For the last several years until 2016, there had been an upward trend in visa demands. In 2012, the USG recognized the growth of foreign visitors from emerging economies with growing middle classes in China, Brazil and India. Then President Obama tasked the Department with increasing non-immigrant visa processing capacity in China and Brazil by 40% in 2012; and ensuring that 80% of non-immigrant visa applicants are interviewed within three weeks of receipt of application (see Visa Hot Love for China and Brazil, Why No Hot Love for Mexico?).

For immigrant visas, the  issuance trend went down in FY2014, then went up in FY2015 and FY2016. In FY2017,  the issuance went down by over 58K. We don’t know at this time what function, if any, or how much, the Trump travel ban contributed to the decrease.

For nonimmigrant visas, the upward trend continued from FY2013-FY2015, then started dipping in FY2016. The decrease in number of nonimmigrant visa issuances continued in FY2017. The chart below also indicates a decrease of over 32,000 in border crossing card issuances in FY2017. To get a sense of what this means in direct U.S. dollars, check the consular fees here for visa services.

The State Department’s FY2019 Budget Proposal recognizes what could be a trend, telling Congress that “Due to new decreased revenue forecasts, the spending plans for FY 2018 have been revised downward from the FY2018 Request. Decreased spending is anticipated within the Bureau of Consular Affairs, partner bureaus, and other support activities.”

The Trump Administration has now submitted two budget proposals to Congress that include deep cuts to the State Department and USAID’s budgets. We have no reason to believe that its proposals for FY2020 and FY2021 would look anything different. But if what we’re seeing in consular workload is the start of a downward trend in revenue, the State Department could be in for a double whammy.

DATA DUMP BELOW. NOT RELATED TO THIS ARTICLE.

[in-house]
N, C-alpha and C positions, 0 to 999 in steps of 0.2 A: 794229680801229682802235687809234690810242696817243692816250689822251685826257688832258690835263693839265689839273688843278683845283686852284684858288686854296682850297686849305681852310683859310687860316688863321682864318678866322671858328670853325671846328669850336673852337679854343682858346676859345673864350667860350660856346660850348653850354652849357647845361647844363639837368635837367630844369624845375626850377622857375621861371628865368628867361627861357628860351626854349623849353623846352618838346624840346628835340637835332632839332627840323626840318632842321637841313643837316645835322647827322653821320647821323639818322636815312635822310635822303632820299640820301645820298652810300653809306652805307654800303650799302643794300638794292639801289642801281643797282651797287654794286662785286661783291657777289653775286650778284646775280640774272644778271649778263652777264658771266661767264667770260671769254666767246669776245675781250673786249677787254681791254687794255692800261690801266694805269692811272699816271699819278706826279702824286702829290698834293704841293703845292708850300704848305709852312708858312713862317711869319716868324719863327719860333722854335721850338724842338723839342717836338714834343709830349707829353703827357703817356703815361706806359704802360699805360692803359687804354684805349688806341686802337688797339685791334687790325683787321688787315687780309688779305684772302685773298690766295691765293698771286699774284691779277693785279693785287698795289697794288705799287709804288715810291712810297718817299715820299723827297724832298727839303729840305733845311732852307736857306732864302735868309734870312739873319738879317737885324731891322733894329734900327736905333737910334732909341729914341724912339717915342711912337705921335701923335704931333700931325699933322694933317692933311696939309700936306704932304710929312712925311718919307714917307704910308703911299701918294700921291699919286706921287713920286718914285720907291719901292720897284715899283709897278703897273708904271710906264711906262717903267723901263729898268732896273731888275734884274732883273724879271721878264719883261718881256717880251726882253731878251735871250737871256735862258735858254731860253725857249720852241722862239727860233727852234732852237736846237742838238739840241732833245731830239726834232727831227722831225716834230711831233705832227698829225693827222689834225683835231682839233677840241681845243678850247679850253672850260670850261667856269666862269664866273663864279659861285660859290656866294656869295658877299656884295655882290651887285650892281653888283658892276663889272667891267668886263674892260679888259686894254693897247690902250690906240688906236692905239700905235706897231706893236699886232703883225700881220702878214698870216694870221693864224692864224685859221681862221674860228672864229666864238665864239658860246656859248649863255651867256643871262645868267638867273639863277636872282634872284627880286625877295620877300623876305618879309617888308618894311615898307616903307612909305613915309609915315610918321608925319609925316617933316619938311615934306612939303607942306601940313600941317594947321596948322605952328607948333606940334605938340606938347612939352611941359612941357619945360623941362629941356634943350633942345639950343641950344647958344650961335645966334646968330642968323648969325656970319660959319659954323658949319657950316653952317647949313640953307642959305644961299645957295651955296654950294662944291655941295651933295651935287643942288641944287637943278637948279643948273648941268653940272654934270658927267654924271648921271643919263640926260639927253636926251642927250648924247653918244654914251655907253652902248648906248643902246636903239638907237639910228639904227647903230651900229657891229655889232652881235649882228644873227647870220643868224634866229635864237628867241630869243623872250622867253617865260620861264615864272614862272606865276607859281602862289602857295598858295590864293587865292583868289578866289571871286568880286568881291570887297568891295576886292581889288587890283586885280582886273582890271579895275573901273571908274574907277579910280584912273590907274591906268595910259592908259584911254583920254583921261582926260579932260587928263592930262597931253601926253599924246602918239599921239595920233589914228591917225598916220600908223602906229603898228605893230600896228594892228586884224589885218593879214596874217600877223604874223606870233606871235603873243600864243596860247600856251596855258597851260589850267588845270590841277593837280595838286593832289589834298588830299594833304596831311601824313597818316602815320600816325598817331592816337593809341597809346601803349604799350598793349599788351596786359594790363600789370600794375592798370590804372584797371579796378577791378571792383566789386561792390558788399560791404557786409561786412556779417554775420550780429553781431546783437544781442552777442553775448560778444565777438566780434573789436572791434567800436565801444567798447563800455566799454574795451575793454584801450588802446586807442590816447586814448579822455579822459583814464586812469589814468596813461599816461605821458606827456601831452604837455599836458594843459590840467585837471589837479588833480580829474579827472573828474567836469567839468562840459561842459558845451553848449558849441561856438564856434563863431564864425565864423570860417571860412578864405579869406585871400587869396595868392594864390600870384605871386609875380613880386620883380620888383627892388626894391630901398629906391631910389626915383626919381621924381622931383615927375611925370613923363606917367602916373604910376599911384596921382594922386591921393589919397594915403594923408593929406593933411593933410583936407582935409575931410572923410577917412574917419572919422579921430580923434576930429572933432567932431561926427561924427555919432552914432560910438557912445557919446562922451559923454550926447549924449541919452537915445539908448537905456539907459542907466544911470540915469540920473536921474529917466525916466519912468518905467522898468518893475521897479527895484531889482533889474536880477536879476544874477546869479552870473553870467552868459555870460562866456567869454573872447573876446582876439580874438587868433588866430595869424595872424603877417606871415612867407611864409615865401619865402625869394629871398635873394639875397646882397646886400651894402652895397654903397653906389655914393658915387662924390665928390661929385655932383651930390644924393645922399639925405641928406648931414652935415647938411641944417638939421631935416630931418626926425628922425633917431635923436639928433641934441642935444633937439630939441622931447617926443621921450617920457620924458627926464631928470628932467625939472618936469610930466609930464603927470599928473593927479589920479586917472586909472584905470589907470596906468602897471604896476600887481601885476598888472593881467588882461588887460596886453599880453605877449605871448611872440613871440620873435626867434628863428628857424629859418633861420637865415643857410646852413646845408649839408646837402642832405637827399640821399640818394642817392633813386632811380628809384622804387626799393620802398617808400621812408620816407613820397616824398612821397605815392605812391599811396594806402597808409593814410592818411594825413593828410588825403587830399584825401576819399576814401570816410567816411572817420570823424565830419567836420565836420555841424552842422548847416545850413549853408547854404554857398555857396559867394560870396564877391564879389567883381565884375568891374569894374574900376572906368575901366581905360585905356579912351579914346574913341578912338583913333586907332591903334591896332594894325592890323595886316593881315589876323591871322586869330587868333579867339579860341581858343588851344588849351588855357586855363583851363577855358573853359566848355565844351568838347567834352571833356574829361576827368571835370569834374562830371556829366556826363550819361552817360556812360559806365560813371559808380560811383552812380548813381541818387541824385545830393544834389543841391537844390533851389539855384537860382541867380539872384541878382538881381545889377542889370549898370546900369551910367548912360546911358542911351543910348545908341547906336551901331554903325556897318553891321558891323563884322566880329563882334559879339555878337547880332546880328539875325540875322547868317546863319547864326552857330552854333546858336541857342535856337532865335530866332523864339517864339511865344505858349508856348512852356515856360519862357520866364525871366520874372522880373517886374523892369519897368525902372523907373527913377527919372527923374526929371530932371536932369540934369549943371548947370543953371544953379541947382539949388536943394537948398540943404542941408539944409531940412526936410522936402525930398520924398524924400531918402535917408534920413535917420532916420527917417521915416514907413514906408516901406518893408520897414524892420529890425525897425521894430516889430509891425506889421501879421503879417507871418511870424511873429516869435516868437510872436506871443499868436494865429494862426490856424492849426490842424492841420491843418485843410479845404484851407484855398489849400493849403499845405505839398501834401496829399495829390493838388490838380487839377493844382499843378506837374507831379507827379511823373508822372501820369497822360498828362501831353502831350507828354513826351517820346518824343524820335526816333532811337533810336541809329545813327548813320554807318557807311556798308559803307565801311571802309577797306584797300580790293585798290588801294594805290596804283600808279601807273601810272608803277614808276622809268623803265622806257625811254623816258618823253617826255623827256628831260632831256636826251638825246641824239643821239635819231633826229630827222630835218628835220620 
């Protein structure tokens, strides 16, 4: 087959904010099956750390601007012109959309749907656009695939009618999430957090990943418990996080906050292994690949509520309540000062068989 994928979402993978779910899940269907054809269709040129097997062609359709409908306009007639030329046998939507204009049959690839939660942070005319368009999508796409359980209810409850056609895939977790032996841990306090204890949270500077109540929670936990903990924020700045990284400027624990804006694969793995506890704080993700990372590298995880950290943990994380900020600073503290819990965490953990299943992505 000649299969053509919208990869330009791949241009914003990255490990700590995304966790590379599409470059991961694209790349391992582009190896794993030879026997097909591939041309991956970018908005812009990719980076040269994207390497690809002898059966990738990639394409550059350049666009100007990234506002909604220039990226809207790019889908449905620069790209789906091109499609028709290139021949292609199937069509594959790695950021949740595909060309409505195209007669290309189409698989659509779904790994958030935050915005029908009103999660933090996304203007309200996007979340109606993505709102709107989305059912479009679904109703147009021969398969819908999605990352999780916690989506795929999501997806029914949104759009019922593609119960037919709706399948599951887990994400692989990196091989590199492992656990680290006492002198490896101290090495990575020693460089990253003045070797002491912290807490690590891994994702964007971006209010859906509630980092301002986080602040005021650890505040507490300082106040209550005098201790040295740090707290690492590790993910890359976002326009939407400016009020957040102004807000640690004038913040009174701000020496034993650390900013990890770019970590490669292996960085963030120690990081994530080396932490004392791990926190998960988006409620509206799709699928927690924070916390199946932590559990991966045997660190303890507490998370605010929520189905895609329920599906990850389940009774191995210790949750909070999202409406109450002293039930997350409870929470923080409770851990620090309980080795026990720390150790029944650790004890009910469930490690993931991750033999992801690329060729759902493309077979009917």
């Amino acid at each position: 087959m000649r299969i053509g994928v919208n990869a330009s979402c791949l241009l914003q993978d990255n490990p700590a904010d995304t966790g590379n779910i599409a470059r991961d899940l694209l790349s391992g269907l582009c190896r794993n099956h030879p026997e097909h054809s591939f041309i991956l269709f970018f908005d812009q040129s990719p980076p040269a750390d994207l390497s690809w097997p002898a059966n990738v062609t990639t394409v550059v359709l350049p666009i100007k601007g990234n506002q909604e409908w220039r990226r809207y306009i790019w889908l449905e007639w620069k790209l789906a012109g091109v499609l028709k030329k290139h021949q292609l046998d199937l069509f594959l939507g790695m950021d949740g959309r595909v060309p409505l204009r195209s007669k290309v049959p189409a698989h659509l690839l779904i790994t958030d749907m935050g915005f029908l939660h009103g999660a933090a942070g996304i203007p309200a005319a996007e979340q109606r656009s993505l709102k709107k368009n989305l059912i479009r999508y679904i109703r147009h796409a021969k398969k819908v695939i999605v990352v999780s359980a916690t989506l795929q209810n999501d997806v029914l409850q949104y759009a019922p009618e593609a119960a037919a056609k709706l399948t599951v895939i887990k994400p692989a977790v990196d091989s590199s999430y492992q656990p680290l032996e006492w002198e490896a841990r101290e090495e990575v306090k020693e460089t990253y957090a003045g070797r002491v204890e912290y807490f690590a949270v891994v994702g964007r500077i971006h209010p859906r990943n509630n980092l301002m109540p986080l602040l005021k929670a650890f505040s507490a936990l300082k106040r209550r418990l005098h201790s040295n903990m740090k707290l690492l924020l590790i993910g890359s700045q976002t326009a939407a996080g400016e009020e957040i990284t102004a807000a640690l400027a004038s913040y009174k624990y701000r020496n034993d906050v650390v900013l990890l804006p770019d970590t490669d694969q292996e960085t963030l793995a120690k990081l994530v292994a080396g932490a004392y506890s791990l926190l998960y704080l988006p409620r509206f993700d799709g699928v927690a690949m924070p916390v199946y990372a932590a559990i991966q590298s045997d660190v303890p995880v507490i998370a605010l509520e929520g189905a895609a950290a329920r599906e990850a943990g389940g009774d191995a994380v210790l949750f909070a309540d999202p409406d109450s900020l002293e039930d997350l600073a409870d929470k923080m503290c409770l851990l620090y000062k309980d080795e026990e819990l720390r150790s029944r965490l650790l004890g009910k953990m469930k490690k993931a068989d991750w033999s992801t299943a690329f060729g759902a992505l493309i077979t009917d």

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Renunciation of U.S. Citizenship About to Get More Expensive: From $450 to $2,350

— Domani Spero
[twitter-follow screen_name=’Diplopundit’ ]

 

Updated 8:36 am PST, Aug 28, 2014:  The Federal Register has now published  this interim final rule online. This interim final rule becomes effective September 6, 2014. Written comments must be received on or before October 21, 2014. A note on “interim final rule” from the Federal Register: “When an agency finds that it has good cause to issue a final rule without first publishing a proposed rule, it often characterizes the rule as an “interim final rule,” or “interim rule.” This type of rule becomes effective immediately upon publication. In most cases, the agency stipulates that it will alter the interim rule if warranted by public comments. If the agency decides not to make changes to the interim rule, it generally will publish a brief final rule in the Federal Register confirming that decision.” See more here (pdf).

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Yesterday, we got the following via the Burn Bag:

“CA [Consular Affairs] will publish a proposed rule on Thursday in the Federal Register raising the fee for renunciation of citizenship from $450 to $2,350. This will not be popular. Fee based on annual fee study and lack of common sense.”

Today, the Federal register posted online the pre-publication interim final rule for the changes in the Schedule of Fees for consular services (see full interim rule embedded below).  The percentage  increase in the renunciation fee is 422%. With an estimated 2,378 annual renunciation of citizenship cases, this increase would net the USG an estimated $4,518,200.  Using the projected FY 2014 workload, Consular Afffairs’ estimated change in annual fees collected for affected consular services is $64,003,862. Below is an extract from the interim final rule which will be published on August 28: